Expert panel says San Francisco’s building codes need to be rewritten and tall buildings require inspection, retrofitting

Millennium Tower sinking
Image from the European Space Agency confirming the Millennium tower sinking

An expert panel says San Francisco’s building codes are inadequate to deal a large earthquake’s aftermath and called for both the inspection and retrofitting of existing tall buildings and stronger regulations for new ones, The New York Times (NYT) reports.

Former mayor Edwin M. Lee commissioned the report, which was prepared by a group of engineers.

The report focuses on the seismic vulnerability of the city’s skyscrapers. It follows construction flaws in two high-profile new buildings, including the 58-story Millennium Tower, which continues to sink into the ground and is tilting 15 inches toward neighboring skyscrapers.

In addition, the newly-built Salesforce Transit Center was closed after large cracks were discovered in the structure’s supporting beams.

The report recommends that tall buildings be required to be more rigid and that critical infrastructure like plumbing, water supply and electricity be built to higher standards.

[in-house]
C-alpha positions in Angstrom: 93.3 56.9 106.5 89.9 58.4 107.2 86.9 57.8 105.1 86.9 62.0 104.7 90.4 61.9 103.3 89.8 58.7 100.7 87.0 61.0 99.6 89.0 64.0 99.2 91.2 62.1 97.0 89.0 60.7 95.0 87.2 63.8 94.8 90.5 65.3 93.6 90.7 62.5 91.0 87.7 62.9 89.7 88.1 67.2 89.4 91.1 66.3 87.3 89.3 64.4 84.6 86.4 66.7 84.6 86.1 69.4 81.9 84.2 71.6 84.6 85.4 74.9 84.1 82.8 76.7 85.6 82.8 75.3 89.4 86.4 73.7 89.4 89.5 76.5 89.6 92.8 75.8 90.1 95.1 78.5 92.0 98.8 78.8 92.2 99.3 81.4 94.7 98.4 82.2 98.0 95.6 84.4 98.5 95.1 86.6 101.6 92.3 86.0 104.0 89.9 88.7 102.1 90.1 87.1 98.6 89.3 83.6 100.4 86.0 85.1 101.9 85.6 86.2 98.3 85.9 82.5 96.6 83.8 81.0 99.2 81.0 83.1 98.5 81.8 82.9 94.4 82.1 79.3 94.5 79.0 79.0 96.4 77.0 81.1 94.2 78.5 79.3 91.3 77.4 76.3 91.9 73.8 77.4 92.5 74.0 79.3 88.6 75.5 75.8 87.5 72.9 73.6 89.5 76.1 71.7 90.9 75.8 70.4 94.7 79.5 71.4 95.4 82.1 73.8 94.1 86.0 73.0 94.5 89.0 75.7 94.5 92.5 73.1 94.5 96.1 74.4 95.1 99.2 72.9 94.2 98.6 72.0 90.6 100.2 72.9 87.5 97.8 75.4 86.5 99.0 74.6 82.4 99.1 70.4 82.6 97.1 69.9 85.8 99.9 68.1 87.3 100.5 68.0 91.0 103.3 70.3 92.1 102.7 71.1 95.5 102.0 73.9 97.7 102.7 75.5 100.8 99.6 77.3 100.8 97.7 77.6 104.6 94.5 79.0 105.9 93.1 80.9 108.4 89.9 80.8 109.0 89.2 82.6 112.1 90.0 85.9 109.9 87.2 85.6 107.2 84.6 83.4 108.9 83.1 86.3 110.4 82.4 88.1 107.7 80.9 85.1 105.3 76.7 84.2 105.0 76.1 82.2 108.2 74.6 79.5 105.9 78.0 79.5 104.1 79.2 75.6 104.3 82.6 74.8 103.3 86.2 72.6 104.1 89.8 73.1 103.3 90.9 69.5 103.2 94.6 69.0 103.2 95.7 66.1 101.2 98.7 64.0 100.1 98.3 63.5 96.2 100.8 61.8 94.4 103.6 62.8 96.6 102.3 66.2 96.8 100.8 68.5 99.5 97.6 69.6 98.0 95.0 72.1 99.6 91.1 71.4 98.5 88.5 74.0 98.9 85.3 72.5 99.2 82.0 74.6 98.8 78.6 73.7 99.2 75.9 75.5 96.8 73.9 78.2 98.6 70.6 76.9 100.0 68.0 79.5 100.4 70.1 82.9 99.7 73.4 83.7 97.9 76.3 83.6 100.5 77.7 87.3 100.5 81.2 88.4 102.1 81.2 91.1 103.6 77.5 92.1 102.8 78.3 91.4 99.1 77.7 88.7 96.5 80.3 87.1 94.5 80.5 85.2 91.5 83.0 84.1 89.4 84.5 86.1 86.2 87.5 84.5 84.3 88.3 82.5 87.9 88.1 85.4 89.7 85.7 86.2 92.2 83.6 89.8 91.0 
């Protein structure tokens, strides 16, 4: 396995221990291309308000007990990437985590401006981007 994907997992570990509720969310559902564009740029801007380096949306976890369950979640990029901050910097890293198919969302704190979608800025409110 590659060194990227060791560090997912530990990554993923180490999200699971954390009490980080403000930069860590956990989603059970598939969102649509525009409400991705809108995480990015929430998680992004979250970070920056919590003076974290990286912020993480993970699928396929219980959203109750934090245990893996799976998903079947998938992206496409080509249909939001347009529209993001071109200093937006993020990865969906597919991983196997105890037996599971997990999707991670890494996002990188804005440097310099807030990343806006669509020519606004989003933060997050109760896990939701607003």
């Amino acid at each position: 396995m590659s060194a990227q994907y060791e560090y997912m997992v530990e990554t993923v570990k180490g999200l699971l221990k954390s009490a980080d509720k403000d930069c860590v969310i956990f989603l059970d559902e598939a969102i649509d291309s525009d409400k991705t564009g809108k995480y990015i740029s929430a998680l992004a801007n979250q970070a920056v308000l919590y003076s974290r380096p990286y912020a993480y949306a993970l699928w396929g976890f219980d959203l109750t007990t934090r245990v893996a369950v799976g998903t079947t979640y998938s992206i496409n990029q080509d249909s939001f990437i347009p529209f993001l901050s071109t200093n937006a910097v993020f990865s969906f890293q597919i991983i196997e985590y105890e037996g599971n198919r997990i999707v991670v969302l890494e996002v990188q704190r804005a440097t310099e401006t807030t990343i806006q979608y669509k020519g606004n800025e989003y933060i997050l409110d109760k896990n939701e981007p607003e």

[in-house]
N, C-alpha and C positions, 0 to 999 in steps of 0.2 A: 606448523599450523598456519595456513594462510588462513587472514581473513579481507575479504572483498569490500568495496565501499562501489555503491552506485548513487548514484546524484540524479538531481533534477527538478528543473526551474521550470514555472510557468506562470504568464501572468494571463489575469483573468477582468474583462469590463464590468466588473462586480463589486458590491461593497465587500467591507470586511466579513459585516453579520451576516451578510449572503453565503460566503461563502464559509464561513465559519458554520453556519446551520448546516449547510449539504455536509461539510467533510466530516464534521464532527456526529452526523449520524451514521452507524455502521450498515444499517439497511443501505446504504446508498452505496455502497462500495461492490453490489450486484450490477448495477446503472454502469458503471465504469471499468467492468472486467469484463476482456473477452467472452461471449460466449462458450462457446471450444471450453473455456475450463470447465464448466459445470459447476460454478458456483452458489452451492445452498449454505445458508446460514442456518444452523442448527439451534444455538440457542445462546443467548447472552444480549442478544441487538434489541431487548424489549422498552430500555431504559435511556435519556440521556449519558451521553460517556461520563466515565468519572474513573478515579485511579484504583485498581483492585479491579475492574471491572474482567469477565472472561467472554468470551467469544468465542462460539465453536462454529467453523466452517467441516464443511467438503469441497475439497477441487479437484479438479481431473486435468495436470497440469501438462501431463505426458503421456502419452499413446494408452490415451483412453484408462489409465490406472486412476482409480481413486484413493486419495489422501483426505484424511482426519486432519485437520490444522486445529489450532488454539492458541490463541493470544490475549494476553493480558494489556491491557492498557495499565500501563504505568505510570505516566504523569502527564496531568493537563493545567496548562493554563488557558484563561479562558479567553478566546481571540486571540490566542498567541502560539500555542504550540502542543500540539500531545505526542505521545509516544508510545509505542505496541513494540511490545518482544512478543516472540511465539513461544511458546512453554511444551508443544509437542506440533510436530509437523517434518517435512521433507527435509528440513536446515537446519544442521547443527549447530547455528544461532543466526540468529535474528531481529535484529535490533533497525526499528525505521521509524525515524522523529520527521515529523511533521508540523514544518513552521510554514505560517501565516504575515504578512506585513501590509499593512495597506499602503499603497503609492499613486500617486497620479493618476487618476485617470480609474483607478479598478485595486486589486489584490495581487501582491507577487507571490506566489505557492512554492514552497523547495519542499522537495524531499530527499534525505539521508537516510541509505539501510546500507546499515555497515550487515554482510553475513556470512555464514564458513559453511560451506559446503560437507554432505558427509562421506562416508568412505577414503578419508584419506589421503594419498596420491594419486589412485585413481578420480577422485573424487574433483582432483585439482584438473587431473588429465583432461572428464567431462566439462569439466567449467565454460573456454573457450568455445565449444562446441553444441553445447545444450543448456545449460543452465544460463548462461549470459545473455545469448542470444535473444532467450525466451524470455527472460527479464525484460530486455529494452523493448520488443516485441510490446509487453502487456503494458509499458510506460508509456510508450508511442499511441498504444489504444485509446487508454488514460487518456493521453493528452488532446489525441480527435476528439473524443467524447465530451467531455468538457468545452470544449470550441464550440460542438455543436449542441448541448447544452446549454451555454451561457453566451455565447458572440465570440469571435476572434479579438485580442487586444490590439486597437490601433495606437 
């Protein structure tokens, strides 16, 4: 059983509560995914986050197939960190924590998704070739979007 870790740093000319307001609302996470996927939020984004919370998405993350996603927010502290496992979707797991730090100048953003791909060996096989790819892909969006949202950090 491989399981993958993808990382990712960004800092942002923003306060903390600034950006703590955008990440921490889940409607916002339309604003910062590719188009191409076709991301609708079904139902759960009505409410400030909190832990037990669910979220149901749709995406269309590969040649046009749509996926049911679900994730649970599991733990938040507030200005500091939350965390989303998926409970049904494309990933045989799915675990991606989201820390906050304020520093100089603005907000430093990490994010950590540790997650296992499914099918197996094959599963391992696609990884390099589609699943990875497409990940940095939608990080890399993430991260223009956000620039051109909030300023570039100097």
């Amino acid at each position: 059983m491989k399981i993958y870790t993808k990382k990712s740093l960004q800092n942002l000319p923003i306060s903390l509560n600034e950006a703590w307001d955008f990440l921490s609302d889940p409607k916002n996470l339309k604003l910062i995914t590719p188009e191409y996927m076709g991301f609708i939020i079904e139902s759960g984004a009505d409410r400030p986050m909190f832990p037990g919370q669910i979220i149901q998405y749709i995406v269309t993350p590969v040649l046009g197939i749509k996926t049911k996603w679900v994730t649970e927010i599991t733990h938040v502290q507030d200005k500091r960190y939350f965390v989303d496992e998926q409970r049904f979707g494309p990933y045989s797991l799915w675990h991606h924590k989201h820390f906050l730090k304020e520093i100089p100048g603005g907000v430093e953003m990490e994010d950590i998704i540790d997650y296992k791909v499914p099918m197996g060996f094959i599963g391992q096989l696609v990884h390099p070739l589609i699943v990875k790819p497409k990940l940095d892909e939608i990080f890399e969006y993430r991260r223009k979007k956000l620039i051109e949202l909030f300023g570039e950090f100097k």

“What you are seeing here is the city’s recognition that it cannot protect their citizens from the biggest earthquake without dealing with these issues,” the NYT quoted earthquake specialist Lucy Jones as saying.

No legislation has been written yet, but the report’s recommendations will be presented to the city’s board of supervisors later this month. If passed, they could be put into effect in the next revision of the city’s building code in September 2019.

The NYT reports that the driving philosophy of seismic building codes, which were conceived when most of the population in California lived in rural areas with lower-lying structures, focuses on protecting lives, not on whether a building will be usable after an earthquake.

A growing number of experts say the current building codes are not appropriate for modern urban areas that are much more dense. If it carries out these recommendations, Ms. Jones believes that San Francisco would be the first city in the United States to enact broader regulations that demand that a city be functional after an earthquake.


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